The Game of Thrones is the cult fiction of the decade, it is such a craze among people. It is not a cult in terms of fashion, however, it is in terms of which series to watch. George R. R. Martin's plot and the script are simply amazing - unpredictable twists and turns in the plot take most of the credits. The characters and their development are amazing too. Each character is detailed in depth in a completely different dimension - this is something that is not seen in many other series, in my opinion. (I have not watched many other series, so my evaluation may not be the best.) I am not picking any character in particular - that is material for another blog post.
Without much digress, let me present the topic of discussion here - how would the Mahabharata (or the Ramayana - I have not read the Bible or the Koran, so I am not mentioning them here for comparison) fair in terms of literary merits when compared to the Game of Thrones or the Lord of the Rings? This thought occurred recently to me as I was thinking how can creativity be measured, after attending a talk at the University at Buffalo, on 'Creativity and decision making in architecture' by Ms. Ming Hu, Director of Academic Engagement at the American Institute of Architects (AIA). I continued my thoughts along the line of creativity and quality in literature, and then ended up on Lord of the Rings, a contemporary classic work of fiction. Not that there are better works - but this one is the best among the contemporaries in terms of creativity - J.R.R Tolkien's imagination and creativity in creating the 'middle earth' is beyond praise. No, the Harry Potter series is not better because J. K. Rowling followed J.R.R Tolkien in many ways. The best possible example is the similarity between Rowling's Dobby and Tolkien's Gollum.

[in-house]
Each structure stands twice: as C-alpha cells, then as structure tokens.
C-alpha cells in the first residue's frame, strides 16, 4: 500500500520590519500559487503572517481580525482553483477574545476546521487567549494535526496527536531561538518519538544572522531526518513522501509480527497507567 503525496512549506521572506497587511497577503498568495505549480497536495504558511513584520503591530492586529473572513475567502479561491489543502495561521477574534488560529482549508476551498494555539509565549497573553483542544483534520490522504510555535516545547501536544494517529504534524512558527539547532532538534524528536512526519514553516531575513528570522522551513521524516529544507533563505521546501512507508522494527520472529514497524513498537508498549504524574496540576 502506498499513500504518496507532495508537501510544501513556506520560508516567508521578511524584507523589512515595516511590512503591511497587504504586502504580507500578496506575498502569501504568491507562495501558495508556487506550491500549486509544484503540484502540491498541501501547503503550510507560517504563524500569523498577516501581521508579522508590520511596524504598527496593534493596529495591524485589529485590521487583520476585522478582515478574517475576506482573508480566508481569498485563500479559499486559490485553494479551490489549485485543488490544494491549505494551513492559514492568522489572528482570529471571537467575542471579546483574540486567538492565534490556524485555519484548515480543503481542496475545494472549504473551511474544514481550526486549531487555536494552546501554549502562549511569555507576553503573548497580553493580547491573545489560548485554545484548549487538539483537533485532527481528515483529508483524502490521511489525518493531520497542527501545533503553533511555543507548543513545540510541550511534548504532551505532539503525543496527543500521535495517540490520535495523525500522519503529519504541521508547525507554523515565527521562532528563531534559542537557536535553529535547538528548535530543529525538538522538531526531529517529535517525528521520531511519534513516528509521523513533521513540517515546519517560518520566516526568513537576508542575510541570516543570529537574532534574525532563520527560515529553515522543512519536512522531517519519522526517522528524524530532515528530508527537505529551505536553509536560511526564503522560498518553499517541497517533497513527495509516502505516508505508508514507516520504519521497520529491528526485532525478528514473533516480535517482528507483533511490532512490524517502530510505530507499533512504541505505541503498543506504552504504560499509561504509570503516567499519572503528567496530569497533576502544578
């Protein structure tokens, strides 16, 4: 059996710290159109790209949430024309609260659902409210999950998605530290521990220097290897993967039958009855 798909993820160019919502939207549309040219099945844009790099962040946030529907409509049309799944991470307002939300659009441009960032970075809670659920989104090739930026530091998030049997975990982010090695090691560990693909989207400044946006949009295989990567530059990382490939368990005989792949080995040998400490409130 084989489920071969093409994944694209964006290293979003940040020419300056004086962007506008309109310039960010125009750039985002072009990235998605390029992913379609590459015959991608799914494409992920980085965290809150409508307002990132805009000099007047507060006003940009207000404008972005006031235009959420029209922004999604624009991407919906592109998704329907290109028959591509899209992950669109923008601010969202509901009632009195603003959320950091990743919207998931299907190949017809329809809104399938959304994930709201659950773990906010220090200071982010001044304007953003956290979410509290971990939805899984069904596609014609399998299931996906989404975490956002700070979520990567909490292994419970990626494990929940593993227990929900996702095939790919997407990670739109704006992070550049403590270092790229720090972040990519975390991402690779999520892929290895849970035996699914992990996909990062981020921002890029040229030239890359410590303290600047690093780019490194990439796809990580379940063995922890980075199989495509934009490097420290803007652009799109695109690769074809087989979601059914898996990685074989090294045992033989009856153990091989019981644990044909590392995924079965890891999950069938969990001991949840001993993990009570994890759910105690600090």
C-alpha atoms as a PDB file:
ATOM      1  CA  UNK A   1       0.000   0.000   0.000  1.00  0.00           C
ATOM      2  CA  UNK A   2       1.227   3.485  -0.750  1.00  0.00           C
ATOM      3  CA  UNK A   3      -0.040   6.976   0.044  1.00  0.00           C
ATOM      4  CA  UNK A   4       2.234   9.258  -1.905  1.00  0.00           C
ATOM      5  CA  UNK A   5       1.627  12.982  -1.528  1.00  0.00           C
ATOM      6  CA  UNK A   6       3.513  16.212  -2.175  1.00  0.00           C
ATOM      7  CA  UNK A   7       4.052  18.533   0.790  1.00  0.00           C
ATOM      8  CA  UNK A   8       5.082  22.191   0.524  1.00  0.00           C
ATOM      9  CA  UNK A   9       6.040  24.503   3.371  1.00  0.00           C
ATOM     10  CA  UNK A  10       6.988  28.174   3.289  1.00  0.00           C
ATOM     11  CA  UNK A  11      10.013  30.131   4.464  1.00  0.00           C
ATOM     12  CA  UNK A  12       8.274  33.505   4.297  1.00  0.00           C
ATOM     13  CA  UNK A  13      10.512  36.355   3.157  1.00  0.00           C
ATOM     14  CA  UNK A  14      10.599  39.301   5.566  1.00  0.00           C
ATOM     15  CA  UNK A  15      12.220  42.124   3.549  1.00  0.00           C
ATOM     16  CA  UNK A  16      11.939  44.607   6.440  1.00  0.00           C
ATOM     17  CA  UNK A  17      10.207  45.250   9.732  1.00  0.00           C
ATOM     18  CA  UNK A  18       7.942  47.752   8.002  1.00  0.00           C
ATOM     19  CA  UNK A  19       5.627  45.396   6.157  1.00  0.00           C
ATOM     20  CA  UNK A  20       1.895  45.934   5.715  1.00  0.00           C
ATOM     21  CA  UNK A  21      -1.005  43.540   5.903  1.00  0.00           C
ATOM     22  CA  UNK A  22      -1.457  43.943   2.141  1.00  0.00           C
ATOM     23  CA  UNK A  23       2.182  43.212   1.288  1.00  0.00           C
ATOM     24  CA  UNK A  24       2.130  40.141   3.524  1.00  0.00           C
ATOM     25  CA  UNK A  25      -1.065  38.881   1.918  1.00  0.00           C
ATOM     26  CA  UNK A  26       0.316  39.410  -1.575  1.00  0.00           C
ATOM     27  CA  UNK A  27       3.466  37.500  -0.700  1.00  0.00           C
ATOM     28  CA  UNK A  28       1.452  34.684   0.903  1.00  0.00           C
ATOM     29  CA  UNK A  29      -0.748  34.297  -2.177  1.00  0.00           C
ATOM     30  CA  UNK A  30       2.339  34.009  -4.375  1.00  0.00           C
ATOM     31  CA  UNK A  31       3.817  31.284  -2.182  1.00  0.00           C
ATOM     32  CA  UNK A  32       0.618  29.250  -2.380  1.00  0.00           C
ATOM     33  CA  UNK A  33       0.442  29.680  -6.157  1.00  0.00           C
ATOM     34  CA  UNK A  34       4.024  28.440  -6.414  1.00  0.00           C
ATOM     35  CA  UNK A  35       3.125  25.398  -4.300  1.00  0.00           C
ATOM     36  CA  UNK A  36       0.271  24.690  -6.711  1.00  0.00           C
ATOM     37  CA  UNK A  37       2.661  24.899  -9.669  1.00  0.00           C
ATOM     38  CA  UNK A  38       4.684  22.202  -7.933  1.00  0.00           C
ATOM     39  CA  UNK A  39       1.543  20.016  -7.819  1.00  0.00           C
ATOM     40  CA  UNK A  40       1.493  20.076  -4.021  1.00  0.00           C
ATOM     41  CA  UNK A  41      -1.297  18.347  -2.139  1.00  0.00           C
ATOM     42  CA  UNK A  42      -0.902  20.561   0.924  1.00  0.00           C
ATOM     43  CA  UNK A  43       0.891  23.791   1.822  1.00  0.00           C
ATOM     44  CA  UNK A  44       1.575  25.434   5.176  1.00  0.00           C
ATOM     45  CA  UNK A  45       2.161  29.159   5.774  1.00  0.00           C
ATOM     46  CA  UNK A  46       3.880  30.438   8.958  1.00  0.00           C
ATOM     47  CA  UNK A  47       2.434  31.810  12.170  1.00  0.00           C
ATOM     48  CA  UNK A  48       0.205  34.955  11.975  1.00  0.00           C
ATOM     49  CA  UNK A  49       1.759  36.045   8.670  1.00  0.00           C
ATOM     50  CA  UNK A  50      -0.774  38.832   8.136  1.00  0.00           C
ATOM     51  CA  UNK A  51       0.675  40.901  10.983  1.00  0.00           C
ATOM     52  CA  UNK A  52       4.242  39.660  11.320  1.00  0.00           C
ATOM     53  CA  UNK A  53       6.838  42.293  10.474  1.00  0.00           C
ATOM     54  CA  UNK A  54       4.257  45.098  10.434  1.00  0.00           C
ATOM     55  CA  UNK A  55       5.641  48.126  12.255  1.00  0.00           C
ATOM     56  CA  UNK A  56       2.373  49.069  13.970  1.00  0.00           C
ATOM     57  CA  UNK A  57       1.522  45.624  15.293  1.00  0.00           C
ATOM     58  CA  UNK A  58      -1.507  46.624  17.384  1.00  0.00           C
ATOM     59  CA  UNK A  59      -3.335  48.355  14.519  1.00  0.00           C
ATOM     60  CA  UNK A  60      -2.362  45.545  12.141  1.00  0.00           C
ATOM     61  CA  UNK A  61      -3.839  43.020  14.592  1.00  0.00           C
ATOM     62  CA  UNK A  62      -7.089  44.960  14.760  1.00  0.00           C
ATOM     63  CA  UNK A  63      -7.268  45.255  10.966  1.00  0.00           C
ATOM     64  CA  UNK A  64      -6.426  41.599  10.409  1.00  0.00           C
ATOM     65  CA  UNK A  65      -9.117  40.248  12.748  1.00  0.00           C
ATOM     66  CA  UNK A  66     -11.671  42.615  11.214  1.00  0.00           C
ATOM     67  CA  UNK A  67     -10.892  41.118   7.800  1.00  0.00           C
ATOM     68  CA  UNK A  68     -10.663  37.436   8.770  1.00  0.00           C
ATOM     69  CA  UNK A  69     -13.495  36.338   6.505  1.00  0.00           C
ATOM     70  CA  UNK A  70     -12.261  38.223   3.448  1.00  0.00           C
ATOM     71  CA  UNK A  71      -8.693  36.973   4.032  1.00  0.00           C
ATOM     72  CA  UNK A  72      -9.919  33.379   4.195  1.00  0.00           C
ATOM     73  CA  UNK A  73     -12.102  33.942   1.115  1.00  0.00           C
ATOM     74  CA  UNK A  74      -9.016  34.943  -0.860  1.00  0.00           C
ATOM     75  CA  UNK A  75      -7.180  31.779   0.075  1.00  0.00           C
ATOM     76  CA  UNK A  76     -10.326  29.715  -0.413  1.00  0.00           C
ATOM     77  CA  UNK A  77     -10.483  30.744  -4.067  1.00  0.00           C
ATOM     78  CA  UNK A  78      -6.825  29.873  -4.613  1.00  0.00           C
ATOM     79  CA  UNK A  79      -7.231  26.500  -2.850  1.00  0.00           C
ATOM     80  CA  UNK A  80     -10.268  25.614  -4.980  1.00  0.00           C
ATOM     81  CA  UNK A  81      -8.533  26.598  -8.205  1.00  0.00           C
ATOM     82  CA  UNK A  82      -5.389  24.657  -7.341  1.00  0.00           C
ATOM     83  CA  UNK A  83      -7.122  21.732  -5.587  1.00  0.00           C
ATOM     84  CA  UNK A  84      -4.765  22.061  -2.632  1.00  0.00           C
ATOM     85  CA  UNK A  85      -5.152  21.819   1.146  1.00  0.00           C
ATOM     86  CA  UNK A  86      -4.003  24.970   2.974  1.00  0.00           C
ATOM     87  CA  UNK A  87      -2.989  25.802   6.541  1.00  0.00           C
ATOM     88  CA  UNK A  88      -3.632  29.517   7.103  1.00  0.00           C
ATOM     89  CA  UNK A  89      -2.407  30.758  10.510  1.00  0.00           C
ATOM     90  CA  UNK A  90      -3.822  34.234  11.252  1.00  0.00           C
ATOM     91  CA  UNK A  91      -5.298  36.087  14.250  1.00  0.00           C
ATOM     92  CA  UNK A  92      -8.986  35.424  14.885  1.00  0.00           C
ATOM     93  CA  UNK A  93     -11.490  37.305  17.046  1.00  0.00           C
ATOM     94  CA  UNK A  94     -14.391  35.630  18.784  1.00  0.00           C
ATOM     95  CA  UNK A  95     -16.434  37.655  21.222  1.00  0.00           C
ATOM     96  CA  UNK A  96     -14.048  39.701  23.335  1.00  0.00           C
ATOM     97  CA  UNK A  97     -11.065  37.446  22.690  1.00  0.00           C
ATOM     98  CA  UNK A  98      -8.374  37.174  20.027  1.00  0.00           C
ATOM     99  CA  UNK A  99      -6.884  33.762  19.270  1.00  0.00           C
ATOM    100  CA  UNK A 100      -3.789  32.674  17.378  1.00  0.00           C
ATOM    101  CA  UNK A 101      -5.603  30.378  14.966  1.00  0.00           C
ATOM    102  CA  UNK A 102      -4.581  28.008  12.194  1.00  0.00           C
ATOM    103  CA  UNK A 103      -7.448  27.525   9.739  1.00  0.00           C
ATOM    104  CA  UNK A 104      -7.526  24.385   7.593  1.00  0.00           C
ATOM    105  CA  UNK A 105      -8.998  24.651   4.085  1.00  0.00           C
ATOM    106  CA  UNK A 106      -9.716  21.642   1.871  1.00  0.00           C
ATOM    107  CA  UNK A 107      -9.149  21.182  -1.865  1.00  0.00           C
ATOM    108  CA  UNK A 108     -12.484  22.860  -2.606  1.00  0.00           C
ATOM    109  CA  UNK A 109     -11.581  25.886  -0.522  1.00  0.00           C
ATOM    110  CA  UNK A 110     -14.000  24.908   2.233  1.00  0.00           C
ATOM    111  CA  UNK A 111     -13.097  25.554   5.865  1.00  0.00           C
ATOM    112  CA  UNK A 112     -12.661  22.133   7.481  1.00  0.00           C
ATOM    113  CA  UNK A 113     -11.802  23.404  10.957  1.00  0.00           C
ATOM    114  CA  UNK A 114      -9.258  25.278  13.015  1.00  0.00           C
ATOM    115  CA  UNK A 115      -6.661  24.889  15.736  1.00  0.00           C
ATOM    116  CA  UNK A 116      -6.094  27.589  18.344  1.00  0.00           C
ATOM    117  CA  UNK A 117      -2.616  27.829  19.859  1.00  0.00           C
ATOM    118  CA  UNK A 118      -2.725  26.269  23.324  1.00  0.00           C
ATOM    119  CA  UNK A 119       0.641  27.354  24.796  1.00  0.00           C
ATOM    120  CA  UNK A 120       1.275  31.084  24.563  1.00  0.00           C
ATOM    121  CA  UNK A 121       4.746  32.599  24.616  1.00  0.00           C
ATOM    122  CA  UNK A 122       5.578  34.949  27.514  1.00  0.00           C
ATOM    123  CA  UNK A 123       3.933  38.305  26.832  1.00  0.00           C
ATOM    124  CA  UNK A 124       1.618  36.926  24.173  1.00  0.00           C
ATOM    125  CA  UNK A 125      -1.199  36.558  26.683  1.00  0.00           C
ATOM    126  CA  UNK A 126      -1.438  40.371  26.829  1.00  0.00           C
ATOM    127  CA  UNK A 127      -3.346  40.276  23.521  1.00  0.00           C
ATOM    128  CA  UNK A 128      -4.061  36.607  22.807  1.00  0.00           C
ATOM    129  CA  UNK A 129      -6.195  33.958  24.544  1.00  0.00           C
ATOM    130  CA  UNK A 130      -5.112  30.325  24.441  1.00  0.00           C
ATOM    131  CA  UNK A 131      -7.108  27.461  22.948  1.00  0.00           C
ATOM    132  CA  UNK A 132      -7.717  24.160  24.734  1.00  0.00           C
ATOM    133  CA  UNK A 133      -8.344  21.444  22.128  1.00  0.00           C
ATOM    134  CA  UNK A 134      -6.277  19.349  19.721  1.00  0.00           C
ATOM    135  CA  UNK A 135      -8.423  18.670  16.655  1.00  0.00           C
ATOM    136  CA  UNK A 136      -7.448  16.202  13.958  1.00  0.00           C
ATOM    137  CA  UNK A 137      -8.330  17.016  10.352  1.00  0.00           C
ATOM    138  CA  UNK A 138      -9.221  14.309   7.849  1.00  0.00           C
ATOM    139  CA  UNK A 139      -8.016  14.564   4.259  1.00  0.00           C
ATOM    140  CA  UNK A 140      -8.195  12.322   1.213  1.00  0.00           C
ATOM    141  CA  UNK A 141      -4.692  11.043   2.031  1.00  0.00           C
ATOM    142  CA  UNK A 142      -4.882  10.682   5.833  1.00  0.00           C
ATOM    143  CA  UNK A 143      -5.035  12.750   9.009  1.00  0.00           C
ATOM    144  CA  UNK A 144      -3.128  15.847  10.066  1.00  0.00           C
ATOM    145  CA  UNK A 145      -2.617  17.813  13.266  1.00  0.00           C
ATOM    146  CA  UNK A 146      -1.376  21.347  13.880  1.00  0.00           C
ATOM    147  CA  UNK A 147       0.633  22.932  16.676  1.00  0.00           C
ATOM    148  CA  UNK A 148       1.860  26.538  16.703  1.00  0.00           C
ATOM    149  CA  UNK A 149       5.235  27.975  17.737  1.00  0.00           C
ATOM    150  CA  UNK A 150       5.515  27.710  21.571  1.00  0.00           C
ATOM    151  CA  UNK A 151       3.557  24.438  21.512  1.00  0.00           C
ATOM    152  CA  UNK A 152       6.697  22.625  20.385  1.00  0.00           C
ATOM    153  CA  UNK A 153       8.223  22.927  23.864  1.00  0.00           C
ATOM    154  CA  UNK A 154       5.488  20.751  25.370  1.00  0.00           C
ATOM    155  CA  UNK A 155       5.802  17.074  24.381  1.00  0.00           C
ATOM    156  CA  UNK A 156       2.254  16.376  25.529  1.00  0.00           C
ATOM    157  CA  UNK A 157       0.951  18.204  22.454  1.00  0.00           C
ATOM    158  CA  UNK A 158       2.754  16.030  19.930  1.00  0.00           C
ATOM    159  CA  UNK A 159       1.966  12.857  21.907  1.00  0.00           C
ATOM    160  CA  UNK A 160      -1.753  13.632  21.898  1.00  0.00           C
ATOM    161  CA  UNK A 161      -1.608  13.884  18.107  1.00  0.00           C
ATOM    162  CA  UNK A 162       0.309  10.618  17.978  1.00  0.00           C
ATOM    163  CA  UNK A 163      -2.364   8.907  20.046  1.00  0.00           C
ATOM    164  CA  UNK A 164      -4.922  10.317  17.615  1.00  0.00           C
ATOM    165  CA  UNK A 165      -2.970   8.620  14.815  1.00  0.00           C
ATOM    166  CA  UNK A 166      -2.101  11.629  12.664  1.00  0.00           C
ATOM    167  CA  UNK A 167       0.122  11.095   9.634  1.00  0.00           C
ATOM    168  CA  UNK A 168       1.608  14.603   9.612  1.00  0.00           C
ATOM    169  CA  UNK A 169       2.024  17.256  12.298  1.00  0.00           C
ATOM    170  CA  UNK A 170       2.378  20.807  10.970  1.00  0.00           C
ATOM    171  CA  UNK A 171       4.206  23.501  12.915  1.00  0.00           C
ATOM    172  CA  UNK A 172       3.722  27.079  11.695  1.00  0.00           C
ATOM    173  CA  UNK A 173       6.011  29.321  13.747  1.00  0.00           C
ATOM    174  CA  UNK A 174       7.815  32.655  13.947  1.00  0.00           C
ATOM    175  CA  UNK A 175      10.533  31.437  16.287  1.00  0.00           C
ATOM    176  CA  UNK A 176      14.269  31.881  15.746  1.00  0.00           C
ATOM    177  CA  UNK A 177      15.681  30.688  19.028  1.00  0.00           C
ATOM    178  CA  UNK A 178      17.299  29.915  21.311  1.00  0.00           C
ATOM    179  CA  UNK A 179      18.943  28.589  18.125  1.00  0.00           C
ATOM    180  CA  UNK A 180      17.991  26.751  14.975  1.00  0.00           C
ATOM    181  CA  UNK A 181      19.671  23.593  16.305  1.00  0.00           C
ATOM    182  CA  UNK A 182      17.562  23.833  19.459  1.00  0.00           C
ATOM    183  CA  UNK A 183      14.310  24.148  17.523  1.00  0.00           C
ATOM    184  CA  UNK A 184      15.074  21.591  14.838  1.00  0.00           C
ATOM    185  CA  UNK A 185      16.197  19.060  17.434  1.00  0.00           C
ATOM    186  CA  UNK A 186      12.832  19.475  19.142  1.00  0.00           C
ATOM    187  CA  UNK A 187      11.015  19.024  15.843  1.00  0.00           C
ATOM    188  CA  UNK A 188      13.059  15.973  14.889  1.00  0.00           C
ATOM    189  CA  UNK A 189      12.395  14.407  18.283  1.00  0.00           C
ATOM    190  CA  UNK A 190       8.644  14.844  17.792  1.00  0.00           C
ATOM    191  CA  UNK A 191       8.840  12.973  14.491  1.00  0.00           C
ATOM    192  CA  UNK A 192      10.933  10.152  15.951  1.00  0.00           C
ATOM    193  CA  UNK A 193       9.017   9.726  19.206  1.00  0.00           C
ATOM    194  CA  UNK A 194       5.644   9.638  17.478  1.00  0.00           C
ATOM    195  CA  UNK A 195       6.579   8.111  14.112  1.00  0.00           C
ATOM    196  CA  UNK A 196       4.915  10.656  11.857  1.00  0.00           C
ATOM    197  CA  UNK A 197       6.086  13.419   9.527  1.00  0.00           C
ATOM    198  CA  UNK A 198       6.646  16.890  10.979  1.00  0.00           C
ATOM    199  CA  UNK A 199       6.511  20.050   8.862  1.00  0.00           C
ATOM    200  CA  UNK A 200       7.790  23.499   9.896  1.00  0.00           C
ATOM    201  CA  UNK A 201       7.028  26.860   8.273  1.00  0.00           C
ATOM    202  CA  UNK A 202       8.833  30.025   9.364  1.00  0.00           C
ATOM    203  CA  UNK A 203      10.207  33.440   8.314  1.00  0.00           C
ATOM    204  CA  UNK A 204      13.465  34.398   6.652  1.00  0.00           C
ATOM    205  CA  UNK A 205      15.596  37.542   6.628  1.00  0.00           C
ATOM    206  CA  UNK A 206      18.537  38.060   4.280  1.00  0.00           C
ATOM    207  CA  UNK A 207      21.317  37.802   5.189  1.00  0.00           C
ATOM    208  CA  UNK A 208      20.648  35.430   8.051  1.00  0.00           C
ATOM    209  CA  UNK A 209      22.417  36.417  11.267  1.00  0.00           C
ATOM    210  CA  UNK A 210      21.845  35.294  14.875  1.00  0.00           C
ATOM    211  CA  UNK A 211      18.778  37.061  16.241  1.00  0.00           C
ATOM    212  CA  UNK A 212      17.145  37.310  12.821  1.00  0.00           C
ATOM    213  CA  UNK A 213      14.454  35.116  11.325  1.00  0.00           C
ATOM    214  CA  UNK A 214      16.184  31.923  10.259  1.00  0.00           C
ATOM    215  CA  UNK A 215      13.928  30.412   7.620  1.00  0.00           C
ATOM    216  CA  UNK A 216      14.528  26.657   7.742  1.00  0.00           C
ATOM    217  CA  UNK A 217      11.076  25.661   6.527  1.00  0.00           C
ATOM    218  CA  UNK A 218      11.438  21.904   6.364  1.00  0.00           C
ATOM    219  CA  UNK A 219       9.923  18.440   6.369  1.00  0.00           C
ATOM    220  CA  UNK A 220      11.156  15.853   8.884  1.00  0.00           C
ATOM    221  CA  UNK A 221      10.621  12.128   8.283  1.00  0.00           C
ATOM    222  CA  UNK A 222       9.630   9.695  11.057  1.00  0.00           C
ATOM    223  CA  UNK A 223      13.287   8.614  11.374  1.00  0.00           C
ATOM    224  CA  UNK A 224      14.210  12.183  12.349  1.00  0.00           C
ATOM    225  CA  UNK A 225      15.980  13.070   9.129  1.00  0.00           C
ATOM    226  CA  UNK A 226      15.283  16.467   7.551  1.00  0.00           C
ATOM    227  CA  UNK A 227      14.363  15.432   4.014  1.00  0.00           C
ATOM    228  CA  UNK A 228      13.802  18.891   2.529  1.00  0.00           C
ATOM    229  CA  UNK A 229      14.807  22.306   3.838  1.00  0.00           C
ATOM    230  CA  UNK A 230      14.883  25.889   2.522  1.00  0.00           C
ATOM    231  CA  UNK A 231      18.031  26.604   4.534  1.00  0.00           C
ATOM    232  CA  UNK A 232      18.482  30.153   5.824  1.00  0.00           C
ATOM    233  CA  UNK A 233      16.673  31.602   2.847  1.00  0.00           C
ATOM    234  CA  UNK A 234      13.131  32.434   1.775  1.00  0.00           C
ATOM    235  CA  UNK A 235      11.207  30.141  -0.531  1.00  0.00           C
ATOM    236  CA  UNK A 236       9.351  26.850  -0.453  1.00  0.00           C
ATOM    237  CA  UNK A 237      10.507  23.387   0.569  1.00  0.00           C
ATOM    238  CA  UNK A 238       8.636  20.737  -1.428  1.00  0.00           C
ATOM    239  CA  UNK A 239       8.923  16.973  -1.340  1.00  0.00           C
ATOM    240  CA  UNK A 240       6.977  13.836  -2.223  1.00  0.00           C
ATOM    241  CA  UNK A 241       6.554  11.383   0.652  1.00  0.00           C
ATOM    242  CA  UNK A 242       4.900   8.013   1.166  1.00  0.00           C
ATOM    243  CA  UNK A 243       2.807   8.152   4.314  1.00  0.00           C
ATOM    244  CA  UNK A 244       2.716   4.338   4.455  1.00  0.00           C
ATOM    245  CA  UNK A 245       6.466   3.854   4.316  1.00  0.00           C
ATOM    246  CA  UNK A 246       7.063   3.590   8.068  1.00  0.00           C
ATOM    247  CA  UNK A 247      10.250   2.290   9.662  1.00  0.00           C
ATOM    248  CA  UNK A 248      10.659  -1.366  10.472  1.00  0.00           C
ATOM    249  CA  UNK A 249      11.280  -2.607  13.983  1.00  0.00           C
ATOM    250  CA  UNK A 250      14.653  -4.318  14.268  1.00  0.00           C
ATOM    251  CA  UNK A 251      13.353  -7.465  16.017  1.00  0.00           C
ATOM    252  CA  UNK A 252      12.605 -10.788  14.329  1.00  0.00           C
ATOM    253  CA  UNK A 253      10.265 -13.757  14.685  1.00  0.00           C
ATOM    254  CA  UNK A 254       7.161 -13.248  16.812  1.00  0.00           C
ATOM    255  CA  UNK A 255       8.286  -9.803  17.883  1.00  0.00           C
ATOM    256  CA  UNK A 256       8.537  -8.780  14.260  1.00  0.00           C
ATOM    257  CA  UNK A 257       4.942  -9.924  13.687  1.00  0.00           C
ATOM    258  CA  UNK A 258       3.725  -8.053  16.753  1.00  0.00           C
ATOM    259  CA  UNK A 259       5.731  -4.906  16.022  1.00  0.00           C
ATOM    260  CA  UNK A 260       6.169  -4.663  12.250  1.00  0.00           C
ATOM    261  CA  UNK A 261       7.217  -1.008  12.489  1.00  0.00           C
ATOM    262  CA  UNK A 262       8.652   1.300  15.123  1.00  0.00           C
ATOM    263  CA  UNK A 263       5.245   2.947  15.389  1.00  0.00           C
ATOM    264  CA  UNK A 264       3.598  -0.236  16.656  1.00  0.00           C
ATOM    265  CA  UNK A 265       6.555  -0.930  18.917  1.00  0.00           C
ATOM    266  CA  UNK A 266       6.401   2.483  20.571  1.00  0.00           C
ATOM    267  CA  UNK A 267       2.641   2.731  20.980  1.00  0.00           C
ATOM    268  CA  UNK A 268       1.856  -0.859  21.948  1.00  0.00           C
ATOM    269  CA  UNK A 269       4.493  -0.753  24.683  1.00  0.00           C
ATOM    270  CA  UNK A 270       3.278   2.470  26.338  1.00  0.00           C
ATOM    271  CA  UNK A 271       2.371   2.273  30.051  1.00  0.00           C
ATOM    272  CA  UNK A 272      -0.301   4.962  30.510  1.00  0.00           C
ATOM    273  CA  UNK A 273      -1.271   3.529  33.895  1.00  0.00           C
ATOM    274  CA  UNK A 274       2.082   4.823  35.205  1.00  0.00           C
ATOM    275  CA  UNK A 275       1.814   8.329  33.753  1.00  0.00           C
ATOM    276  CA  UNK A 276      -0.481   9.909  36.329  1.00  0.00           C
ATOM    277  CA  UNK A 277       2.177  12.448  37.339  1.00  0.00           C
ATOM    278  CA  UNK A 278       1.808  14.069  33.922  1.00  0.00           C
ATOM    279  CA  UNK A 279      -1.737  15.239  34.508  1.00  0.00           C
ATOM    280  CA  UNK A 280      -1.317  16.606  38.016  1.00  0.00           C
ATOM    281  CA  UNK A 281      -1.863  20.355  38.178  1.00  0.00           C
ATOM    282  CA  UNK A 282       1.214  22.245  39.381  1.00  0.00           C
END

The point is that the Mahabharata has lost its appeal among contemporary youth - the reasons are primarily: (1) westernization: most people prefer western culture to eastern - this trend is seen in fashion, history, mythology, culture, and everything else; and (2) the dragging serials based on mythology which were and are aired in India get no sympathy from youth. I think Mahabharata would be much more popular if it is shot in James Cameron's Avatar-like setting. No, not as powerful as the Game of Thrones, for the Game of Thrones takes advantage of two of the three whims of mankind - sex and violence. The third one, for a consolation, is comedy.
I stop here by requesting the mankind - to make merry, but live and let live. And picking the Mahabharata was completely random.